By JAN LARSON McLAUGHLIN BG Independent News   Bowling Green honored two people Monday evening – a man who has spent several summers giving kids the chance to play ball, and a police officer who help save the life of overdose victim. Tim Dunn, or “Mr. Baseball” as the mayor called him, was recognized for more than 40 years working to grow Little League in Bowling Green. Dunn started on the grounds crew in the early 1970s, moved into the role of umpire, and then worked his way up to leadership in the baseball program, Mayor Dick Edwards said. Dunn was instrumental in moving the former Pee Wee ball park from its two diamonds off Mercer Road, to Carter Park where it had room to grow. The ball fields have room for beginning T-ball players to adults who don’t want to give up America’s national pastime. The well-maintained fields at Carter Park have become “a regional attraction,” with several teams traveling to Bowling Green for tournaments, Edwards said. “You have clearly been the driving force,” the mayor said to Dunn. Several of the council members had personal stories to share about the ball fields and Dunn’s involvement. Council president Mike Aspacher said he has spent a lot of time at the ball park. “A number of families and a number of kids have been affected in a positive way by BG baseball and Tim Dunn,” he said. Every spring, the ball park seems to be on automatic reset and ready for kids to step up to the plate. “That’s because all of the work Tim does behind the scenes,” Aspacher said. “The city of Bowling Green is a better place because of his efforts.” Council member Bob McOmber said his son starting play ball out at the park at age 9. He continued, “till they tore the uniform off of him.” “He’s made Bowling Green a better place for a lot of kids,” McOmber said of Dunn. Like many parents watching games in the bleachers, council member Theresa Charters Gavarone…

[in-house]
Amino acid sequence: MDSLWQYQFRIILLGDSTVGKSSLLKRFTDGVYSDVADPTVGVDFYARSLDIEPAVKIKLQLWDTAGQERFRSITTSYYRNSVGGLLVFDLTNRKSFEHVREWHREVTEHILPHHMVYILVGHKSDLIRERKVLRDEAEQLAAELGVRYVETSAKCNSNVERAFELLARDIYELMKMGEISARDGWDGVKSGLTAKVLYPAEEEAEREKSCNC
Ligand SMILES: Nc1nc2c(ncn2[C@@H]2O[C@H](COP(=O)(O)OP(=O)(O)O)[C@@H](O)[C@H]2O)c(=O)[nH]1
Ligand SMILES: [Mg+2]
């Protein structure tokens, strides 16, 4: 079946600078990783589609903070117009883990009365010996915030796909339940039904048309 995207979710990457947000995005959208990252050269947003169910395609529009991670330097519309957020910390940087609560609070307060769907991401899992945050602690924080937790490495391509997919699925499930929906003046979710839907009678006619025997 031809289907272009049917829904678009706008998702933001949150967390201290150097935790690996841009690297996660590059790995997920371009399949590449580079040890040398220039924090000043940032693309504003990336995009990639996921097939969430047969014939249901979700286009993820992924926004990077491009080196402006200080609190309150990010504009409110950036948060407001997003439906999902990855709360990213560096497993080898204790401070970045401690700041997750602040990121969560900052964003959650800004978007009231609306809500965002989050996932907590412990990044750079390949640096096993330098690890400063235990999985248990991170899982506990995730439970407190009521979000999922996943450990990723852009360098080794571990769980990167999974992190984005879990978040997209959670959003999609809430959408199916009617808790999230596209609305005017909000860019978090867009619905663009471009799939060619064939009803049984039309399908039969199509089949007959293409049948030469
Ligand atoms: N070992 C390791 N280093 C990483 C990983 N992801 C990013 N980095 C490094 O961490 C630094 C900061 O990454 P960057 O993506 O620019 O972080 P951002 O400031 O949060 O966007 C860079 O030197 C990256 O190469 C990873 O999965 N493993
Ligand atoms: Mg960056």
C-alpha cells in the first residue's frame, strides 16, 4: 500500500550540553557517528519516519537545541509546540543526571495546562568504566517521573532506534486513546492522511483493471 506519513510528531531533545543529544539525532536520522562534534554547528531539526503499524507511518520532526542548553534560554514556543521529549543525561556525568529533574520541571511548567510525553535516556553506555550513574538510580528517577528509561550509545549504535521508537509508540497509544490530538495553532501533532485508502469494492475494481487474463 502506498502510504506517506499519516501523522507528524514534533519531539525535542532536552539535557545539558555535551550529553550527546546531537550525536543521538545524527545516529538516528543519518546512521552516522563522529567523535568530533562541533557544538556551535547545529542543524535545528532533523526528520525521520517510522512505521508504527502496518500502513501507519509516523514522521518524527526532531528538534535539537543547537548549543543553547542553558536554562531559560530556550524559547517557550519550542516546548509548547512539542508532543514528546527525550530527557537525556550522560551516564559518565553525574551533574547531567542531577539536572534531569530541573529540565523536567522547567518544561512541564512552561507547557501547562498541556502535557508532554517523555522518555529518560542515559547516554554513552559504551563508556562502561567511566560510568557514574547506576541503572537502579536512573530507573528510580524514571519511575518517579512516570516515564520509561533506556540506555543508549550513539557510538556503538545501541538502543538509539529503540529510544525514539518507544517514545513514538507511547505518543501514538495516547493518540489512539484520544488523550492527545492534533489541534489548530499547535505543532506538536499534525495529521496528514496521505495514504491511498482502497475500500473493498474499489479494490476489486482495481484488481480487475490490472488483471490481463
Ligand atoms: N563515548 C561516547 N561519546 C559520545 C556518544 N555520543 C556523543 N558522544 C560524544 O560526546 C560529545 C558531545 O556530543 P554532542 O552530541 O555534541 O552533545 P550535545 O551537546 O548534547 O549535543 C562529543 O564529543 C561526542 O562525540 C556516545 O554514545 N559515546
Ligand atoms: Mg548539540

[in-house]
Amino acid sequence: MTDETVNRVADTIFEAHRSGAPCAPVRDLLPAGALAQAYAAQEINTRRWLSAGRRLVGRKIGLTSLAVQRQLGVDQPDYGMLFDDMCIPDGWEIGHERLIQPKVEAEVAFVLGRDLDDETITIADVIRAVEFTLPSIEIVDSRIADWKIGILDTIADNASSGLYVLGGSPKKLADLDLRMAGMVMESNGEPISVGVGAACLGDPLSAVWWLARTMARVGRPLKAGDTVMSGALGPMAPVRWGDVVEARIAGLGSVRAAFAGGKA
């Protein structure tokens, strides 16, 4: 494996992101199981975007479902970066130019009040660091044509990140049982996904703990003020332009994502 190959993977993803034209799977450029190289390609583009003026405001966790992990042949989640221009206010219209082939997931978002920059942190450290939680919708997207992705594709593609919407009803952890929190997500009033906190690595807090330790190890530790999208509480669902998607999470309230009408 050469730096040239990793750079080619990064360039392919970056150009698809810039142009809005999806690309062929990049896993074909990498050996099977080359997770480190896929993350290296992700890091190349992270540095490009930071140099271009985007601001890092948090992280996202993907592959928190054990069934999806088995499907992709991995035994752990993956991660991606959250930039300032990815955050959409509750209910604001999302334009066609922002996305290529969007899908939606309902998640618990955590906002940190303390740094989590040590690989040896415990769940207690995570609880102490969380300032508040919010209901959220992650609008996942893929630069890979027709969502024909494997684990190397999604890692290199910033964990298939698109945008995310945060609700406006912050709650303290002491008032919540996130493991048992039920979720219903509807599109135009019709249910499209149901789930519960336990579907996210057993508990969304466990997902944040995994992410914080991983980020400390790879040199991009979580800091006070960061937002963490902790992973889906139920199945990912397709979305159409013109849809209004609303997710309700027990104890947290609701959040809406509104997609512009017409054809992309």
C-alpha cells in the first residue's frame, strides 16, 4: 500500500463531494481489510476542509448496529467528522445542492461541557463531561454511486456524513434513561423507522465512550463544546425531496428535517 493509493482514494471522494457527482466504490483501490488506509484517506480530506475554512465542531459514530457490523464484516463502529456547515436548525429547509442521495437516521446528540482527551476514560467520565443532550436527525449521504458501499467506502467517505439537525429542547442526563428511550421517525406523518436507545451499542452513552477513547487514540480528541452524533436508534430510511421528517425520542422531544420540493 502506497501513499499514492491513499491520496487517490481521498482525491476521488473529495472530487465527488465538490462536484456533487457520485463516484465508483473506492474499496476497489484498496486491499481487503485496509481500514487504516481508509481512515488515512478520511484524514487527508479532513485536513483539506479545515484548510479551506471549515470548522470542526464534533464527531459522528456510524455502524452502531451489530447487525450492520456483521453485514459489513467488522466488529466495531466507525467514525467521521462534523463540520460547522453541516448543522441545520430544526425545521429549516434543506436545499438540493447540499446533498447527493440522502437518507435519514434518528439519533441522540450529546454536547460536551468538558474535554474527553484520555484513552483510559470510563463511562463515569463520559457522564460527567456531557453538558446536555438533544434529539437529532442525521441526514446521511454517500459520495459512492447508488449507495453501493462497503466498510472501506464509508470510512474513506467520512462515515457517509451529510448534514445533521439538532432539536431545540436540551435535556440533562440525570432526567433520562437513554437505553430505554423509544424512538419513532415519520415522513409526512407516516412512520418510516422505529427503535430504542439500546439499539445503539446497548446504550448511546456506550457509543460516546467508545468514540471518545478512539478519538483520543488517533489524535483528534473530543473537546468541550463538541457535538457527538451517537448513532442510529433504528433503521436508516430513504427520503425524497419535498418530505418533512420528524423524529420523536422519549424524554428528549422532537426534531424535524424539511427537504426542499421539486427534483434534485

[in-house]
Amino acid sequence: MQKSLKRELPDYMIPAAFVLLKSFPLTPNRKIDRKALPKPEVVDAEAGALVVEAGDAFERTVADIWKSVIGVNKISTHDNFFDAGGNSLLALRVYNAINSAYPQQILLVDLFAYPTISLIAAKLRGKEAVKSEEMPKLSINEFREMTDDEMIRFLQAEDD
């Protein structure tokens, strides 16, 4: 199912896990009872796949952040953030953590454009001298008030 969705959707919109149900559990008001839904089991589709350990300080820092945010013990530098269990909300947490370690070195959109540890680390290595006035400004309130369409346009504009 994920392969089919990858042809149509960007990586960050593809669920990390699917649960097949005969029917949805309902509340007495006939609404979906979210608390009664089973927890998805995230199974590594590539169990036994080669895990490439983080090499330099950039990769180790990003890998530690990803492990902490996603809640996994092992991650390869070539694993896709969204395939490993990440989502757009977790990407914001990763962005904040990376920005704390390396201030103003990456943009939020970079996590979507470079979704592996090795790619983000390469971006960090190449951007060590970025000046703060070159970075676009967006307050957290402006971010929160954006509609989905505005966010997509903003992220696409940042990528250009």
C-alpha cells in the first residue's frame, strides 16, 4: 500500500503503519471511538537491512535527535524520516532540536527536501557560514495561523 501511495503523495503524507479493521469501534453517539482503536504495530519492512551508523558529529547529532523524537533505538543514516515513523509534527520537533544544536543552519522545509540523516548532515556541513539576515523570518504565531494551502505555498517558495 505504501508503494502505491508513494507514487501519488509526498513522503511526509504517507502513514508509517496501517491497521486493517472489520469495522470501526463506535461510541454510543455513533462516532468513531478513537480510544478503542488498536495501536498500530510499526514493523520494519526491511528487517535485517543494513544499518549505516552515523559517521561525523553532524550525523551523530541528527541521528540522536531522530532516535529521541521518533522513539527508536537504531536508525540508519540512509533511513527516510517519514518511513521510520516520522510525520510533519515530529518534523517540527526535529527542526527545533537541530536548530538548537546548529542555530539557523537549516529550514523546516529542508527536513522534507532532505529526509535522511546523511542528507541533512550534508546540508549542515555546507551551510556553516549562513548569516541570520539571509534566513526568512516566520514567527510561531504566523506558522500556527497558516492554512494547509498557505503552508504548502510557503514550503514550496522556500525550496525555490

Old tunes find new listeners at concert for young & young at heart